Burundi's new president, former rebel leader Pierre Nkurunziza, has formed the country's first government since the end of the 12-year civil war.
Mr Nkurunziza has vowed to engage the FNL rebel group in peace talks
He gave key posts to members of his Hutu FDD party, and seven out of 20 ministerial posts to women.
On Monday, parliament approved his nomination of a Hutu woman and a Tutsi man as his deputies.
The new constitution guarantees a balance of power between Burundi's Hutu majority and Tutsi minority.
These stipulations were agreed as part of five-year peace process designed to end the conflict between Hutu rebels and an army led by the Tutsi minority.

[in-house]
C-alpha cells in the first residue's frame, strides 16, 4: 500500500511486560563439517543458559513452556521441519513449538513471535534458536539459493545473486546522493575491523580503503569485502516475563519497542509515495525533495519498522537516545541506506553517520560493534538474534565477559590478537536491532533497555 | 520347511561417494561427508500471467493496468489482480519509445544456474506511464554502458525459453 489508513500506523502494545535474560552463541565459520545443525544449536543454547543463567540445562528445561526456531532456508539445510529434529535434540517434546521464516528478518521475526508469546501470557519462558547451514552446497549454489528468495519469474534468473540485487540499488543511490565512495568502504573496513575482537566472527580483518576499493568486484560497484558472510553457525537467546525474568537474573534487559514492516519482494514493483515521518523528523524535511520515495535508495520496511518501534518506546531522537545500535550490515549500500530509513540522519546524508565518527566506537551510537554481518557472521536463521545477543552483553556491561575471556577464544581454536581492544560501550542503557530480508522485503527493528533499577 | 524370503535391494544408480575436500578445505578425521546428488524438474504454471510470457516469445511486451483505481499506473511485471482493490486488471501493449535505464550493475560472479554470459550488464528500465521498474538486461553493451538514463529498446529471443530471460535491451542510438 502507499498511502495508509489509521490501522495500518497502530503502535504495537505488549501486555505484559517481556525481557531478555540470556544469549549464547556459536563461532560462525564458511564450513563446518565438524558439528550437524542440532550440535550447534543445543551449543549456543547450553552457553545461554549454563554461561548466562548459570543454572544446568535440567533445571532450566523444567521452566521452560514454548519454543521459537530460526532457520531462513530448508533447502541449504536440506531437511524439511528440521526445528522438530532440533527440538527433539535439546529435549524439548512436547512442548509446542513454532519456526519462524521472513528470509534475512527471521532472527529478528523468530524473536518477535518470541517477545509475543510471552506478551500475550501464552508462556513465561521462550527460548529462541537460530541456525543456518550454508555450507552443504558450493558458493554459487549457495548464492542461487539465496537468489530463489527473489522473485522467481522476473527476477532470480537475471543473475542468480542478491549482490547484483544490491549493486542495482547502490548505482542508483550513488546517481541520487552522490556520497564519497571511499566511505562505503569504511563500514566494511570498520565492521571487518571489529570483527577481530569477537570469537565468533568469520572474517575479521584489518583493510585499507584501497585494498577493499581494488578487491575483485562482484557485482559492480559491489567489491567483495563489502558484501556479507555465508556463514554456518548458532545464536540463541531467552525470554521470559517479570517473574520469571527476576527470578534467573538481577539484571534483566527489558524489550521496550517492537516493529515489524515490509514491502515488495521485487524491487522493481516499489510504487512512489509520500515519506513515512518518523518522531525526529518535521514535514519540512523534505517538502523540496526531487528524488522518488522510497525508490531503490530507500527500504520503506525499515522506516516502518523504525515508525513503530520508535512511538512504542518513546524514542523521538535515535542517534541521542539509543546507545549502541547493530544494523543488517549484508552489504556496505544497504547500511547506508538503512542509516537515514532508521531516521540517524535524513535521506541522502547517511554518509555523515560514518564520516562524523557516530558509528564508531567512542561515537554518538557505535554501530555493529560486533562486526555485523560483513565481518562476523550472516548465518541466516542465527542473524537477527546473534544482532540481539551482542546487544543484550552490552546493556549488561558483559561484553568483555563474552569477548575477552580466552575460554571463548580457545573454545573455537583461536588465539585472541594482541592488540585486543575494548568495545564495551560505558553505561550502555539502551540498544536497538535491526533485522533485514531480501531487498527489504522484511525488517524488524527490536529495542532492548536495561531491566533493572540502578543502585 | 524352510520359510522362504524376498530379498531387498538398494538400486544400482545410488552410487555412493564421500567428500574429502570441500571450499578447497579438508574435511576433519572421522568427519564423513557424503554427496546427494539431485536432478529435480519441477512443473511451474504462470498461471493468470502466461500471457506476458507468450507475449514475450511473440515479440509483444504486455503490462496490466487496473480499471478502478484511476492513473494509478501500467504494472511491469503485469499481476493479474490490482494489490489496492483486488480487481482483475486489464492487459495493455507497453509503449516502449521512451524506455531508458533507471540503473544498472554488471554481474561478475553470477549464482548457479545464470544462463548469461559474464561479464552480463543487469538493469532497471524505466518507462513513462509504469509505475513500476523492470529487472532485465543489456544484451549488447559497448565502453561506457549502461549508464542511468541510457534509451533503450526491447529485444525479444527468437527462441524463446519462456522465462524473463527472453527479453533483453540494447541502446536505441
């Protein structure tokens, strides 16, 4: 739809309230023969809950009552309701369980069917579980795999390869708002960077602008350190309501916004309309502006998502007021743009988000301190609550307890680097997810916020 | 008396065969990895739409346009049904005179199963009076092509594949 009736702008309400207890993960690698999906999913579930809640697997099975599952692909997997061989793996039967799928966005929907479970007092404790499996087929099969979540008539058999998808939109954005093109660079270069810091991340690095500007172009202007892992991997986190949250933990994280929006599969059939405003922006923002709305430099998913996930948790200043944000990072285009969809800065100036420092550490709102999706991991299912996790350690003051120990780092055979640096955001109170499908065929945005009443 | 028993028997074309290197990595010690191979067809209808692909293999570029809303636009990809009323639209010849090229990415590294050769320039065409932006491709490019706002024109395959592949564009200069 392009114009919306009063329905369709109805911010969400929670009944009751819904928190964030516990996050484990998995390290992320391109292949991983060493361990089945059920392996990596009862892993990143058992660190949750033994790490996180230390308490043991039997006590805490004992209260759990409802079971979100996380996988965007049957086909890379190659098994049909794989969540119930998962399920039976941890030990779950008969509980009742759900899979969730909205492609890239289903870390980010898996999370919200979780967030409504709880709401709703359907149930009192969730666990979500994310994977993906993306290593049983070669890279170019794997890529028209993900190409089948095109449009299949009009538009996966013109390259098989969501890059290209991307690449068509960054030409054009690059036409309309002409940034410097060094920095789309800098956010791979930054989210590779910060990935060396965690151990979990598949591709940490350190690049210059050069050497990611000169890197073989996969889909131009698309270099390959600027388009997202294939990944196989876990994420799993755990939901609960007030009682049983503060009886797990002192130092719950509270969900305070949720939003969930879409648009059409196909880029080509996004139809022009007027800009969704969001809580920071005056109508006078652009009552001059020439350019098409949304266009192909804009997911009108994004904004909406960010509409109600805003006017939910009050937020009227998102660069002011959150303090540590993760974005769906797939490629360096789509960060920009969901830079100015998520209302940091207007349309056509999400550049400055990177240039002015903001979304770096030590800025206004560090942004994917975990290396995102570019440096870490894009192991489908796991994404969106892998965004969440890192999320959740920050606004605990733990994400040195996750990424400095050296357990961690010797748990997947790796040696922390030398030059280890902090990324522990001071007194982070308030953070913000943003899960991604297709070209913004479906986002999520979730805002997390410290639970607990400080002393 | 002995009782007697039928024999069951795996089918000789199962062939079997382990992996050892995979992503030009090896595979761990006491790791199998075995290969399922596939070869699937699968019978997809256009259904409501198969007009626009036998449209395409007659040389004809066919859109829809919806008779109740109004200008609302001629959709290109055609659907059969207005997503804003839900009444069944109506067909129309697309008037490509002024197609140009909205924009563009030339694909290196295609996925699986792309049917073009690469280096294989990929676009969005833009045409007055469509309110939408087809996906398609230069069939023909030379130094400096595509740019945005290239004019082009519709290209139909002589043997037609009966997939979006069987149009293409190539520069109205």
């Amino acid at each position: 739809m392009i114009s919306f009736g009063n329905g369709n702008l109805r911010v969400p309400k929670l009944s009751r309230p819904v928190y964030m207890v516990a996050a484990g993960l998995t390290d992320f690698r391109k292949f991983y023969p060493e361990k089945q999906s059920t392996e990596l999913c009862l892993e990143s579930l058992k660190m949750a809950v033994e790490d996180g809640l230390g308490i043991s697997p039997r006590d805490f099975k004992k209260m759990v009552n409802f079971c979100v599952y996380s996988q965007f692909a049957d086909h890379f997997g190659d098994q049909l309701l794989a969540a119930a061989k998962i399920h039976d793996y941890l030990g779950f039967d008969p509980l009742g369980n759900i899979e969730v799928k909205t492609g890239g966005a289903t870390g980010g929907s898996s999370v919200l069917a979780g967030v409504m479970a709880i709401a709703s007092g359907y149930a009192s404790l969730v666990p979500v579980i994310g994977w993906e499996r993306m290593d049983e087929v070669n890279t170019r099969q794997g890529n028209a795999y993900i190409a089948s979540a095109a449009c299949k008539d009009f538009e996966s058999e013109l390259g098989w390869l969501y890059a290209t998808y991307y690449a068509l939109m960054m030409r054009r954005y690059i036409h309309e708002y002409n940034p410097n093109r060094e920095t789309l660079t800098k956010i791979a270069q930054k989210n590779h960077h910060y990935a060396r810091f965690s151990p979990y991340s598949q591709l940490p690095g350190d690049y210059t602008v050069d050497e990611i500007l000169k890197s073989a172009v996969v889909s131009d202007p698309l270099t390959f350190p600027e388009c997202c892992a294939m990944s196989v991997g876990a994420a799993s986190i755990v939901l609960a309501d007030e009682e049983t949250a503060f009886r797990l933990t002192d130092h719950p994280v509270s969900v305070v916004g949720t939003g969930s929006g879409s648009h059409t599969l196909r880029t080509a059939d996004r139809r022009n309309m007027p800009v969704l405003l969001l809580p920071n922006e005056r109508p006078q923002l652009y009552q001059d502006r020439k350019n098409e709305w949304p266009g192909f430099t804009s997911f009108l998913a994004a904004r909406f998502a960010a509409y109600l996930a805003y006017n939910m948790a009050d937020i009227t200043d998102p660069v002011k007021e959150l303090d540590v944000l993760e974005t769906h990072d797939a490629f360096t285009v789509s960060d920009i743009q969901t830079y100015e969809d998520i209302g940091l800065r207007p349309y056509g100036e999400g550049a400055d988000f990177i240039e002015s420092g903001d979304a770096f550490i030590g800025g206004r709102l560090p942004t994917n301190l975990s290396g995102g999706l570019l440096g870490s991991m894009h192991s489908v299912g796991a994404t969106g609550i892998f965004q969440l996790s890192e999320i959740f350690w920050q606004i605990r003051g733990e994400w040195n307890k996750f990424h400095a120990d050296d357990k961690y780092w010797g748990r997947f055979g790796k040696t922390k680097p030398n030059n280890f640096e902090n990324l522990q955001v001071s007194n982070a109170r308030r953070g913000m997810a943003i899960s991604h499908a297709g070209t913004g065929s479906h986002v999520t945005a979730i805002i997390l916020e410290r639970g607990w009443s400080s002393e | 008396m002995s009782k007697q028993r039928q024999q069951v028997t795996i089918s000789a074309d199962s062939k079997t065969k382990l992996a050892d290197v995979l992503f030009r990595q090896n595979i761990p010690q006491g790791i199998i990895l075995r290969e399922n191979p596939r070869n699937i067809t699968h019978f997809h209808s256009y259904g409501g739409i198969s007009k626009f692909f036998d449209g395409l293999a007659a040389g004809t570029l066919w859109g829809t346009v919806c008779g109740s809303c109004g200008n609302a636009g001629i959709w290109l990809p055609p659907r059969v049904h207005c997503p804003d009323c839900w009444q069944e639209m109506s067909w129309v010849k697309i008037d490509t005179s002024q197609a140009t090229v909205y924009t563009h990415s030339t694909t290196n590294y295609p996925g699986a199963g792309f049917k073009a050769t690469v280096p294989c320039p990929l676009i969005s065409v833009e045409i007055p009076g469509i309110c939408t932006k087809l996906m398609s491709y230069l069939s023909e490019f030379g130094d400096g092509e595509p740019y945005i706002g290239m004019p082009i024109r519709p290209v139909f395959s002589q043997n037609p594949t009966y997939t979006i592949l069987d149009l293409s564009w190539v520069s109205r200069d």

1993: Conflict began
Tutsis: 14% of the population
In terms of the agreement, the cabinet should comprise 60% Hutu and 40% Tutsi, with at least 30% of posts going to women.
For much of the time since independence in 1961, control of the state has been in the hands of a narrow Tutsi elite.
There is one rebel group, the National Liberation Forces (FNL), which remains outside of the peace process.
Mr Nkurunziza has told the BBC that the constitution may be changed to allow the FNL to join the government.
On the eve of his inauguration last week, Mr Nkurunziza vowed to engage the FNL in peace talks.
Some 300,000 people were killed in the civil war which was sparked in 1993 by the assassination of Burundi's first Hutu head of state and democratically elected president, Melchior Ndadaye.